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An analysis of whether a working-age ward-based liaison psychiatry service requires the input of a liaison psychiatrist

  • Elspeth A. Guthrie (a1), Aaron T. McMeekin (a2), Sylvia Khan (a3), Sally Makin (a4), Ben Shaw (a5) and Damien Longson (a6)...
Abstract
Aims and method

This article presents a 12-month case series to determine the fraction of ward referrals of adults of working age who needed a liaison psychiatrist in a busy tertiary referral teaching hospital.

Results

The service received 344 referrals resulting in 1259 face-to-face contacts. Depression accounted for the most face-to-face contacts. We deemed the involvement of a liaison psychiatrist necessary in 241 (70.1%) referrals, with medication management as the most common reason.

Clinical implications

A substantial amount of liaison ward work involves the treatment and management of severe and complex mental health problems. Our analysis suggests that in the majority of cases the input of a liaison psychiatrist is required.

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Copyright
This is an open-access article published by the Royal College of Psychiatrists and distributed under the terms of the Creative Commons Attribution License (http://creativecommons.org/licenses/by/4.0), which permits unrestricted use, distribution, and reproduction in any medium, provided the original work is properly cited.
Corresponding author
Correspondence to Aaron T. McMeekin (aaronmcmeekin@nhs.net)
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Declaration of interest

None.

Footnotes
References
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1 Tadros, G, Salama, RA, Kingston, P, Mustafa, N, Johnson, E, Pannel, R, et al. Impact of an integrated rapid response psychiatric liaison team on quality improvement and cost savings: the Birmingham RAID model. Psychiatrist 2013; 37: 410.
2 Barrett, J, Aitken, P, Lee, W. Report of the 2nd Annual Survey of Liaison Psychiatry in England. Royal College of Psychiatrists, 2015 (crisiscareconcordat.org.uk/wp-content/uploads/2015/10/2a-Report-of-the-2nd-Annual-Survey-of-Liaison-Psychiatry-in-England-20-.pdf).
3 Aitken, P, Robens, S, Emmens, T. Liaison Psychiatry Services – Guidance. Devon Partnership NHS Trust, 2014.
4 World Health Organization. ICD-10 Classification of Mental and Behavioural Disorders Clinical Descriptions and Diagnostic Guidelines. WHO, 1992.
5 Creed, F, Guthrie, E, Black, D, Tranmer, M. Psychiatric referrals within the general hospital: comparison with referrals to general practitioners. Br J Psychiatry 1993; 162: 204–11.
6 Who Cares Wins. Improving the Outcome for Older People Admitted to the General Hospital: Guidelines for the Development of Liaison Mental Health Services for Older People. Royal College of Psychiatrists, 2005.
7 Aitken, P, Robens, S, Emmens, T, (eds). Model Service Specifications for Liaison Psychiatry Services – Guidance for Commissioning Support. Devon Partnership NHS Trust, 2014. Available at http://mentalhealthpartnerships.com/resource/model-service-specifications-for-liaison-psychiatry-services/ (accessed 5 September 2016).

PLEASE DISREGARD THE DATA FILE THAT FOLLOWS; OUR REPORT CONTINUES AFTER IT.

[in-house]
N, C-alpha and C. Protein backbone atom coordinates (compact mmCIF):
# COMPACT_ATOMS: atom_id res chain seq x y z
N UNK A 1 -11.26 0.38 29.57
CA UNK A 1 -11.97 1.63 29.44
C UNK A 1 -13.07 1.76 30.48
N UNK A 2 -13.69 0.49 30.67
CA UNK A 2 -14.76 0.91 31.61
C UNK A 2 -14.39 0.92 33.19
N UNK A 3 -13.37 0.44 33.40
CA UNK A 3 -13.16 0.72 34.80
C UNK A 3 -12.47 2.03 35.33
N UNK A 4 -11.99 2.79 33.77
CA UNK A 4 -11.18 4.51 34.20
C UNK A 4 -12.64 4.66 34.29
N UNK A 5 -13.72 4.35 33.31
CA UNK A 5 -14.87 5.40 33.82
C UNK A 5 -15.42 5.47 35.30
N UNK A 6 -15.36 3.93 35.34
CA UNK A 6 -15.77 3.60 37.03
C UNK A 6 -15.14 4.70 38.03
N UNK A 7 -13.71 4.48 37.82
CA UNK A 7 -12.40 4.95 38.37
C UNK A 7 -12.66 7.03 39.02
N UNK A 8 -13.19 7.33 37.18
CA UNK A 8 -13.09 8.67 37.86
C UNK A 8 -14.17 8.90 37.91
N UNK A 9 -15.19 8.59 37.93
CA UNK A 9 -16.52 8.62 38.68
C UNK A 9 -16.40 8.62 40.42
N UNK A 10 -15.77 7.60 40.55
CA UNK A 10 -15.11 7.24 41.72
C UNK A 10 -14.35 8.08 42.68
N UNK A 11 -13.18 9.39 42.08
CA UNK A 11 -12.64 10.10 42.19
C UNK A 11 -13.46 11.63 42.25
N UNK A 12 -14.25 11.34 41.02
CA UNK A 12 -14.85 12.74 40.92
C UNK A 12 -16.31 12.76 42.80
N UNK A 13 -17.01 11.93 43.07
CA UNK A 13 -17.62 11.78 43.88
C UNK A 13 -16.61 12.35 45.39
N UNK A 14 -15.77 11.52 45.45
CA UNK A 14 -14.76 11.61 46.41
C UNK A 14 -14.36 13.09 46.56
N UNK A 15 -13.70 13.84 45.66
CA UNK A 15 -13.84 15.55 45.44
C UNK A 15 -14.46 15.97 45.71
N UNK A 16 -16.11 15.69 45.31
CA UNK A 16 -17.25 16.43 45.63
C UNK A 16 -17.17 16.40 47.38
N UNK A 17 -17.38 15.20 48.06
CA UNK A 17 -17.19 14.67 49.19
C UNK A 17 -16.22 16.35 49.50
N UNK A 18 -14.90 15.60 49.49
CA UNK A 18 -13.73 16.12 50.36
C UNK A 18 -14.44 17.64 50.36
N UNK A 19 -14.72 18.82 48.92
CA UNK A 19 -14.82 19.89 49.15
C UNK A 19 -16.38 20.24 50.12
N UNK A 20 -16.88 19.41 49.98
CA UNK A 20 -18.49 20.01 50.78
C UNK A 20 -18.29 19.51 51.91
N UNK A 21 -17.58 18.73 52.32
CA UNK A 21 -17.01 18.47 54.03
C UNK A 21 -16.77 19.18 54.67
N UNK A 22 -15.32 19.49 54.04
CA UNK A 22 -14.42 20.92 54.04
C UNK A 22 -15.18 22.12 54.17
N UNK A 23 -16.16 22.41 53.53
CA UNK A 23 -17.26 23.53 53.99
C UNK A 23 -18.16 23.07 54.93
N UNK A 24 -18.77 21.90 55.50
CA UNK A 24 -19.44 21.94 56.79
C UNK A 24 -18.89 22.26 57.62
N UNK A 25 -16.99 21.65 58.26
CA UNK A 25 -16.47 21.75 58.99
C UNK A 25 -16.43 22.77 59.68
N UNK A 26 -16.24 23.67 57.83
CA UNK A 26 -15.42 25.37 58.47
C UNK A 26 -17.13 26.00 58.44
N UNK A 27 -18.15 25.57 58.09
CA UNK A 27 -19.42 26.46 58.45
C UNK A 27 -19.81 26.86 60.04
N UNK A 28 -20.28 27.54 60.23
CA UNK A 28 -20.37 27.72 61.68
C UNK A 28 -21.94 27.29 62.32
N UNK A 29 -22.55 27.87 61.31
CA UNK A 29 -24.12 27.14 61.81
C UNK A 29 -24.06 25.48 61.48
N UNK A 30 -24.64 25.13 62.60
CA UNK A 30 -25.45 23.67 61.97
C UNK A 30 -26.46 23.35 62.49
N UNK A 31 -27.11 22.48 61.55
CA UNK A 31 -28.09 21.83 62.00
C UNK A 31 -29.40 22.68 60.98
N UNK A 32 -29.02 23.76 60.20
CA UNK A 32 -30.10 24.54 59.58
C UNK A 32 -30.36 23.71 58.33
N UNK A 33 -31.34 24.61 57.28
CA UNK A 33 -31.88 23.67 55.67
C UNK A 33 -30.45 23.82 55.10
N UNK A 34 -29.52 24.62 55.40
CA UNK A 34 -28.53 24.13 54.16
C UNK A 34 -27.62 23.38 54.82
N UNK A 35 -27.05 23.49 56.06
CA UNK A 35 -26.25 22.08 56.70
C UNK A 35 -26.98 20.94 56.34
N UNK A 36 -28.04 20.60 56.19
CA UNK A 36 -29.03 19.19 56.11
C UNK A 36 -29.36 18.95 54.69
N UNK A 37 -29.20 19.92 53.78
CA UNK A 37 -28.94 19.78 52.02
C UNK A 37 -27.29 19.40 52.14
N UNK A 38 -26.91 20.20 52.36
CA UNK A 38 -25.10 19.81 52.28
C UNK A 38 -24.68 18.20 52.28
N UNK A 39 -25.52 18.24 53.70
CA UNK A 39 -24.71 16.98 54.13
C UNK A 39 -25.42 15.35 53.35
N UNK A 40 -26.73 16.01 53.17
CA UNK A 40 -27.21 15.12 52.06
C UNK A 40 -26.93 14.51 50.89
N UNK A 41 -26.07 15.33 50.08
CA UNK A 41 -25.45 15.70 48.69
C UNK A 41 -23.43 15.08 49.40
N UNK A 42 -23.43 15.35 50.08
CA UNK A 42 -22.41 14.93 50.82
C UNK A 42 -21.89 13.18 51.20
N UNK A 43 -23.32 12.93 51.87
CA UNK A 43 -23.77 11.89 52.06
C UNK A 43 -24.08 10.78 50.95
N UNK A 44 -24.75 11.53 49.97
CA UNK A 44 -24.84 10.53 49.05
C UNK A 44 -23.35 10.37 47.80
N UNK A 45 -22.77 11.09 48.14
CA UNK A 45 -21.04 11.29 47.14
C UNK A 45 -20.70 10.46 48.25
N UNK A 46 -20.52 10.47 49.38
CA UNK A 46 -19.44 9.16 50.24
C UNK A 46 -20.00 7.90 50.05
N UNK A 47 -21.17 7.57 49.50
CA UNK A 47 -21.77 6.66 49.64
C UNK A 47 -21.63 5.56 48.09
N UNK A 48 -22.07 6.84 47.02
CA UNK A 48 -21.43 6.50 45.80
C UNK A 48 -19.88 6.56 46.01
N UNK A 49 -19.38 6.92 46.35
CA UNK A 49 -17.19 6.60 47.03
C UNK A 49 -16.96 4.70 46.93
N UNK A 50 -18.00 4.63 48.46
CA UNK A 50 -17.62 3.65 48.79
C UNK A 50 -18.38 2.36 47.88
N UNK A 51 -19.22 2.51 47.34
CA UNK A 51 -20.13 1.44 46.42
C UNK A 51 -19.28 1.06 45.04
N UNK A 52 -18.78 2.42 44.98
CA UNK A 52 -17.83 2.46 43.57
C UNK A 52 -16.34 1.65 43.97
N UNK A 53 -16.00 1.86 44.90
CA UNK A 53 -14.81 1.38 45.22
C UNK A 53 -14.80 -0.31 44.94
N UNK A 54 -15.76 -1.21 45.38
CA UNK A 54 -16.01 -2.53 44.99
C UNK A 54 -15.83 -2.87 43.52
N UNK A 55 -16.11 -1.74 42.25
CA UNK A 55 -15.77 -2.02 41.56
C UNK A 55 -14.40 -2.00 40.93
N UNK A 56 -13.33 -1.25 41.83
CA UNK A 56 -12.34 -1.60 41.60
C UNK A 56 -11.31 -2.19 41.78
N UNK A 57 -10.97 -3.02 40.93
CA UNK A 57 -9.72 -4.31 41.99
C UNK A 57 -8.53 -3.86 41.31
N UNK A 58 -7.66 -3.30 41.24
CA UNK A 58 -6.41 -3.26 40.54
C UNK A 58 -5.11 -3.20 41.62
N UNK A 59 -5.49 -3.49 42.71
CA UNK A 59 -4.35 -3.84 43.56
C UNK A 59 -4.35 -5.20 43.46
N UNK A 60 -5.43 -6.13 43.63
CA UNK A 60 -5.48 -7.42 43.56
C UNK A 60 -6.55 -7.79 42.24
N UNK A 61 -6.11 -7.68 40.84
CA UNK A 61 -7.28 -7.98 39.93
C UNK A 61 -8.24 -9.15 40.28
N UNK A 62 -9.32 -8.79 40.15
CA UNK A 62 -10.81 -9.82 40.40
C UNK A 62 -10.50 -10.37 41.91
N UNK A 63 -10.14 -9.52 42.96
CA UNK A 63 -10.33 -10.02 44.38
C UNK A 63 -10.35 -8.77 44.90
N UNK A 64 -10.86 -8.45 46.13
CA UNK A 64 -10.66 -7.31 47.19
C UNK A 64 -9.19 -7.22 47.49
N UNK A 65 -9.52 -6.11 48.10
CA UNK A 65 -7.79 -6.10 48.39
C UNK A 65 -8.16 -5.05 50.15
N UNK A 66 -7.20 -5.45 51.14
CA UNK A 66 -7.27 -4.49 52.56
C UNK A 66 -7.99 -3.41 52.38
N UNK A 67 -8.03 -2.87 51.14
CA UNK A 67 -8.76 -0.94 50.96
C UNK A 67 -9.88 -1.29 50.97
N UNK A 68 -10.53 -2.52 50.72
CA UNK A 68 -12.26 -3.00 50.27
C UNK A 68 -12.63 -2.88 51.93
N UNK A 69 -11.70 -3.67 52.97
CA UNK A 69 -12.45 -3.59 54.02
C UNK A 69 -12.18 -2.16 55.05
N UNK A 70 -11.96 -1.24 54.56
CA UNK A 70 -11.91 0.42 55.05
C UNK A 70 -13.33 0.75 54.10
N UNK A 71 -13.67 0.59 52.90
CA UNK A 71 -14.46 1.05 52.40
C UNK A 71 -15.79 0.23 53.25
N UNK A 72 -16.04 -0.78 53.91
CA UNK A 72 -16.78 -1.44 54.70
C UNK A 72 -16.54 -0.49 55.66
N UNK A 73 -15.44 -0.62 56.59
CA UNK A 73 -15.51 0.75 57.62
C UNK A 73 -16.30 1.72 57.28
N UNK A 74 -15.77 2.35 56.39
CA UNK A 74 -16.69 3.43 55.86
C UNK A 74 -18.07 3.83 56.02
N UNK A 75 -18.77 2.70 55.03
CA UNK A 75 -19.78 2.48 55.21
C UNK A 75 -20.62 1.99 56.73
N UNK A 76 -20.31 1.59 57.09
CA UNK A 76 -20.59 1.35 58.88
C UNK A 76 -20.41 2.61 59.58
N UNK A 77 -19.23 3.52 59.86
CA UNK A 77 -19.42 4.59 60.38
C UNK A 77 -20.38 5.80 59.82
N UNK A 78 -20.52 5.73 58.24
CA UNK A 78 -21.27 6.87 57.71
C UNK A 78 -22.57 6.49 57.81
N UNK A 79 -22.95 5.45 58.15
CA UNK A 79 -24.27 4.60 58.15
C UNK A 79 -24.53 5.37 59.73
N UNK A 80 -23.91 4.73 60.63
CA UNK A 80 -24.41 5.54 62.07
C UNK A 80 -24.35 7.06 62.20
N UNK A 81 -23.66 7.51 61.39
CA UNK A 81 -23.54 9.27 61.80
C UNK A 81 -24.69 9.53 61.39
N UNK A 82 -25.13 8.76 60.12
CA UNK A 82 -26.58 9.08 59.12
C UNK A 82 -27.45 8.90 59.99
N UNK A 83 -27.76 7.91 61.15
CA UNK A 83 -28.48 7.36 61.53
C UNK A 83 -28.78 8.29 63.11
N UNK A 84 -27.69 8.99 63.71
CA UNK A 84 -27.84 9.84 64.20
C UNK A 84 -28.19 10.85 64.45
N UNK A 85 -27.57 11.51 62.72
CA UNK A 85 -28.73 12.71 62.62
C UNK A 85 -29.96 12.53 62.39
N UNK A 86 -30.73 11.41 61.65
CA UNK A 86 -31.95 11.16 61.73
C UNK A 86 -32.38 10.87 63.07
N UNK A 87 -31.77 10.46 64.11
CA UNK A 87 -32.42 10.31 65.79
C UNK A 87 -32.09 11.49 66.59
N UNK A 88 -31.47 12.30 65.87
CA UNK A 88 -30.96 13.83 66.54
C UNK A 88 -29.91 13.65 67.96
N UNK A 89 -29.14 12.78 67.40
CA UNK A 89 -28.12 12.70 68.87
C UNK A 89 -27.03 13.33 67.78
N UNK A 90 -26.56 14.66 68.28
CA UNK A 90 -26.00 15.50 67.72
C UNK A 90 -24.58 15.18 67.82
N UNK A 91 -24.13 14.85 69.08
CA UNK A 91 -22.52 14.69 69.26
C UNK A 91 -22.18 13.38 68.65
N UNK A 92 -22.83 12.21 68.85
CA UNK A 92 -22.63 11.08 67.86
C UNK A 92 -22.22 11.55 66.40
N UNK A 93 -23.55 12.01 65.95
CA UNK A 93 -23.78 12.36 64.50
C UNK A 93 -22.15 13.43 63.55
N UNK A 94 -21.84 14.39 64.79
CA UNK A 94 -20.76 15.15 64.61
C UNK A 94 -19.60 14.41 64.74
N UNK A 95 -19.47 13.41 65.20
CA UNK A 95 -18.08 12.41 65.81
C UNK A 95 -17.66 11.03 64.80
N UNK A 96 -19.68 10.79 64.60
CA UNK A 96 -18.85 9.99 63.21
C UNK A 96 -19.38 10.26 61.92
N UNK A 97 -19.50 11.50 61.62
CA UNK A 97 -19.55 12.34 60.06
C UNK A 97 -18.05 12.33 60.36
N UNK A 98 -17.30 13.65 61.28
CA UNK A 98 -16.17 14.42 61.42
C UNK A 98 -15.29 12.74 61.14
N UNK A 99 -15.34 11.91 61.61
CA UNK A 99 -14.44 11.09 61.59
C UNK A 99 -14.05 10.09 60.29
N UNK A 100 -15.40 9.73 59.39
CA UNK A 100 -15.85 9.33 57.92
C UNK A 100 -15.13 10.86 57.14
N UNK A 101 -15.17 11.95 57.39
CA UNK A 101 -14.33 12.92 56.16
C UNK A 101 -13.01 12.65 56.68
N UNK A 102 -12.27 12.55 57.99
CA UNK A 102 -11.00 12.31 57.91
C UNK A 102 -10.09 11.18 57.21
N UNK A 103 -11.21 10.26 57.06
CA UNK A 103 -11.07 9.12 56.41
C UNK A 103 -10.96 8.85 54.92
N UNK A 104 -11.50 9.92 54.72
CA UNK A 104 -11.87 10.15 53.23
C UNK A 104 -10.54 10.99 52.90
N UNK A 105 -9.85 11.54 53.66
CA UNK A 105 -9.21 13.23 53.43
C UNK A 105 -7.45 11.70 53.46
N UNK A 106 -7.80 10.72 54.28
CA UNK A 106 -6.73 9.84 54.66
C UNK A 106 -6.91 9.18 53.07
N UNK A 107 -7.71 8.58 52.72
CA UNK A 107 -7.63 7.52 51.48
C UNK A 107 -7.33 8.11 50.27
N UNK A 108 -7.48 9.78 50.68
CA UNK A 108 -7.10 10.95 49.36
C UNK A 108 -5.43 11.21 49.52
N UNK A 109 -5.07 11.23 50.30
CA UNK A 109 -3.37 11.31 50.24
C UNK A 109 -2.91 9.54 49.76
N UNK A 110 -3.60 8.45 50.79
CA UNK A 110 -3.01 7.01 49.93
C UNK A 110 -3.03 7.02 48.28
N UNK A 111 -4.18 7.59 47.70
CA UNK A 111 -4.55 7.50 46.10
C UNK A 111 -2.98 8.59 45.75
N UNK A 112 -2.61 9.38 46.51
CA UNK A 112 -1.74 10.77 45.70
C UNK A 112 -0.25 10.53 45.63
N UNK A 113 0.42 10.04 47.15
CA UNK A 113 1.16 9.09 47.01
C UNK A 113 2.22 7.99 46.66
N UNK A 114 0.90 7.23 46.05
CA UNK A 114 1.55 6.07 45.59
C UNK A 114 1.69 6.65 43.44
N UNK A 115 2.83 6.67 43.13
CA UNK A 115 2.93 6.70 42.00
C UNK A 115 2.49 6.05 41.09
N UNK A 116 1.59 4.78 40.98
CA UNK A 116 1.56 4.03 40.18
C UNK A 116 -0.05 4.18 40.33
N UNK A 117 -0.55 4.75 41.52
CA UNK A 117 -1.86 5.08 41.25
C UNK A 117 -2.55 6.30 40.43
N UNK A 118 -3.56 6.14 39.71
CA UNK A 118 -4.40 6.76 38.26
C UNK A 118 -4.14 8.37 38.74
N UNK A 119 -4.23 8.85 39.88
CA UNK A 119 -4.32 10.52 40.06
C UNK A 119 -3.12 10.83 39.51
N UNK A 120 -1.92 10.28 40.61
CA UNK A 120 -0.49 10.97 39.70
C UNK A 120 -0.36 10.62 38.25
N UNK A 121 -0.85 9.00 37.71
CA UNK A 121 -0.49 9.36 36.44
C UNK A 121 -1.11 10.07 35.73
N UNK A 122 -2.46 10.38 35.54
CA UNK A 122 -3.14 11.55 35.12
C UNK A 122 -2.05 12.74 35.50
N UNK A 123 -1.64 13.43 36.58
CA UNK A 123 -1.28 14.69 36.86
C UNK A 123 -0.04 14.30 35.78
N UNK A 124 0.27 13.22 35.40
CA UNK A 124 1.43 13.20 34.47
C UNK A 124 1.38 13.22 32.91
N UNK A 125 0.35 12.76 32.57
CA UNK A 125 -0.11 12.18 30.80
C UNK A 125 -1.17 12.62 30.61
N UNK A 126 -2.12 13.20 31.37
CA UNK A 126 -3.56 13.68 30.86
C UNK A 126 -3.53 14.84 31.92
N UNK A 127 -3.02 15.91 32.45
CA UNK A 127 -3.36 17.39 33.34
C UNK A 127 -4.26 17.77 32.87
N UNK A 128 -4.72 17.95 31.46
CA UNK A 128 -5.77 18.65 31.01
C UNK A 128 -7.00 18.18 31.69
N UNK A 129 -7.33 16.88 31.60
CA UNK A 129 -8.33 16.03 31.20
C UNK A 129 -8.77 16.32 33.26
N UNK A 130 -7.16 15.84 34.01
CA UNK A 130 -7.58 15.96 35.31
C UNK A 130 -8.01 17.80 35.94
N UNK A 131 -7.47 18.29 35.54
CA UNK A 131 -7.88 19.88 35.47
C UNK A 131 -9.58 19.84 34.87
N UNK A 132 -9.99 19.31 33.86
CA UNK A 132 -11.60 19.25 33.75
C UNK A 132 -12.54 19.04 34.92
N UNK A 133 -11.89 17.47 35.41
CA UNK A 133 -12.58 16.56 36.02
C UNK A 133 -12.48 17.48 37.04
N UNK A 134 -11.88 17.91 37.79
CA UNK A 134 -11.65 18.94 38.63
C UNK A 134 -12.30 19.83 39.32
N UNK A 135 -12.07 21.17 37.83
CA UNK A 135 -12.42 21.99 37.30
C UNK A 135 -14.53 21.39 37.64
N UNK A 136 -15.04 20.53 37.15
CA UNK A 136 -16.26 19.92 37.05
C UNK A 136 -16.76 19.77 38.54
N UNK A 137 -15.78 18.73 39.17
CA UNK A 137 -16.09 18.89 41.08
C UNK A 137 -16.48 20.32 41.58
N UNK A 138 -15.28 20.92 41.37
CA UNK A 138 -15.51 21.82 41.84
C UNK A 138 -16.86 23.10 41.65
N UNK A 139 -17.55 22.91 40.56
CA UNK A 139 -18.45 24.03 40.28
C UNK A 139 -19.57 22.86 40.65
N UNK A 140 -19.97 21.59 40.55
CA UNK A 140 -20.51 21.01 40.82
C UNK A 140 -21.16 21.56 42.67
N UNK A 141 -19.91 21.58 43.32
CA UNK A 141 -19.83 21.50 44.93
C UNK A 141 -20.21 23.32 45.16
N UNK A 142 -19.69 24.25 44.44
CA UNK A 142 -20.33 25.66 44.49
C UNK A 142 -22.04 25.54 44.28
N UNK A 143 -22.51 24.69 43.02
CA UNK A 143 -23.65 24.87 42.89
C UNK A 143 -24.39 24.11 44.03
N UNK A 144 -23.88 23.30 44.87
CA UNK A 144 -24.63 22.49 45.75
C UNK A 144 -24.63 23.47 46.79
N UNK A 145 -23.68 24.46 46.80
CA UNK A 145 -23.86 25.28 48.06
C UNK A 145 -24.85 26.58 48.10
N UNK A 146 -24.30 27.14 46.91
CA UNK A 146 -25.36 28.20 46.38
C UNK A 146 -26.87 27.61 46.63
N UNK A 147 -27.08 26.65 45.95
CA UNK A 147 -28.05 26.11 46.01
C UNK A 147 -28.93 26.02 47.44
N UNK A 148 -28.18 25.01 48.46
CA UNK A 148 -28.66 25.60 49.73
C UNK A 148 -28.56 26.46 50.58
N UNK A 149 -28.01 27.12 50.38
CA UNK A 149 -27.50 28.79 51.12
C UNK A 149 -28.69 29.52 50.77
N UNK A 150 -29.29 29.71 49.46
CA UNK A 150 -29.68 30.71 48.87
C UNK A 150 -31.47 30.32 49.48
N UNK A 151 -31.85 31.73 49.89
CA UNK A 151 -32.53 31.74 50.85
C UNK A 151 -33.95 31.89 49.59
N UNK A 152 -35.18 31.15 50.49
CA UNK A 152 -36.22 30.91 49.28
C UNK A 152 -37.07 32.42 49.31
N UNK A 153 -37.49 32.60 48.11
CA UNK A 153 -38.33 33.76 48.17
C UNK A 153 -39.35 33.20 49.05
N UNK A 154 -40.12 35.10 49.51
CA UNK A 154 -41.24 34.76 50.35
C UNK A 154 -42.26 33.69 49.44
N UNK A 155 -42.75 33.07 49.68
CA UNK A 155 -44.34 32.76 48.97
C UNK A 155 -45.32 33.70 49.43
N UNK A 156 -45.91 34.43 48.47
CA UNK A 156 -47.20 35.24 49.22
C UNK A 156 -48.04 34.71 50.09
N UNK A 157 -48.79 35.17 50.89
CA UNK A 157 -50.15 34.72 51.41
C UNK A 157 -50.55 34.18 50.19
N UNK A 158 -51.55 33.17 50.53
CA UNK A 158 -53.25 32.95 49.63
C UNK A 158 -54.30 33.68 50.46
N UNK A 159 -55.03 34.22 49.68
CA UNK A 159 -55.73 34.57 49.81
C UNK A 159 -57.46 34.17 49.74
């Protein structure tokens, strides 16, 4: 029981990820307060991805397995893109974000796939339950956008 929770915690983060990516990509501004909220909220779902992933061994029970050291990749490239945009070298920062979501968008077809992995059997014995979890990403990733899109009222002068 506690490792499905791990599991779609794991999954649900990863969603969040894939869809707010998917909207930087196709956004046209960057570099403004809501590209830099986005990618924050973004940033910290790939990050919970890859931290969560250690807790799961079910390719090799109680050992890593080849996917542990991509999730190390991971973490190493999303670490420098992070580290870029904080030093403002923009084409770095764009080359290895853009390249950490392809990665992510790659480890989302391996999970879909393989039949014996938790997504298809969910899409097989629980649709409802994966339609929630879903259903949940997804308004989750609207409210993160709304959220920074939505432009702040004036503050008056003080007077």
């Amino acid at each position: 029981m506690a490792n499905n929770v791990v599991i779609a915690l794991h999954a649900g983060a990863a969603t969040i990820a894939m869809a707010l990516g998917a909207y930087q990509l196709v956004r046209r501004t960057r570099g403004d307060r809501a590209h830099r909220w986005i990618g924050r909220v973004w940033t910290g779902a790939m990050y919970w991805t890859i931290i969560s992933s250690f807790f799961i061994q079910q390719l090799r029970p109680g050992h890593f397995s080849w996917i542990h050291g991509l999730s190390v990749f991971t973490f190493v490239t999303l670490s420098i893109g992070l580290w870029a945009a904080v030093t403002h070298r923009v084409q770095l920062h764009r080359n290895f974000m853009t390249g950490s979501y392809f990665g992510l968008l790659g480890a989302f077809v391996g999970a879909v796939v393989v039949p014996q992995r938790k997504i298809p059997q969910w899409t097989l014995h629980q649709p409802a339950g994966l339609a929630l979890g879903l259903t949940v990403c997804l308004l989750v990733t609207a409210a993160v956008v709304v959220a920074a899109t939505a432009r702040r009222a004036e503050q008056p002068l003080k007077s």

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BJPsych Bulletin
  • ISSN: 2056-4694
  • EISSN: 2056-4708
  • URL: /core/journals/bjpsych-bulletin
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An analysis of whether a working-age ward-based liaison psychiatry service requires the input of a liaison psychiatrist

  • Elspeth A. Guthrie (a1), Aaron T. McMeekin (a2), Sylvia Khan (a3), Sally Makin (a4), Ben Shaw (a5) and Damien Longson (a6)...
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eLetters

Psychiatrists are doctors.

John T Elliott, Retired Consultant Psychiatrist, Fellow of Royal College of Psychiatrists
05 October 2017

Guthrie et al (1) emphasise the importance of psychiatry as a necessary speciality within the setting of a general hospital trust. As I have previously indicated (2), this was the recommendation of the 1957 Mental Health Act. All other specialities had already recognised the need for readily available consultation with colleagues in other disciplines in order to continue professional education, provide appropriate clinical care, and to facilitate better interaction with the local population and its primary care services. Few single-speciality hospitals survive.

What more can one do to identify psychiatrists as doctors whose role is to detect treatable disease within the brain?

It is the lack of clarity between treatable disease and manageable ill health that lay behind the stigma attached to various afflictions over the centuries, for example epilepsy, cancer, tuberculosis, and venereal disease. Sadly, the common view of mental pathology and its treatment has become limited to within the relatively impregnable boundaries of the skull, and hence the stigma of psychiatry lingers on.

The immense progress in investigative technology should make it incumbent upon psychiatrists, as doctors, to challenge the prevailing and destructive myths that obfuscate the distinction between mental illness and mental ill health. ‘Mental Health’ is a continuum that is preserved by the employment of individual and social – not medical – resources, until such time as the brain itself becomes diseased.

REFERENCES

(1)Guthrie, E. et al. An analysis of whether a working-age ward-based liaison psychiatry service requires the input of a liaison psychiatrist. BJPsych Bull Jun 2017, 41 (3) 151-155

(2)Elliott, JT. Liaison psychiatry: a brief history. BJPsych Bull Dec 2016, 40 (6) 348-349

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Conflict of interest: None Declared

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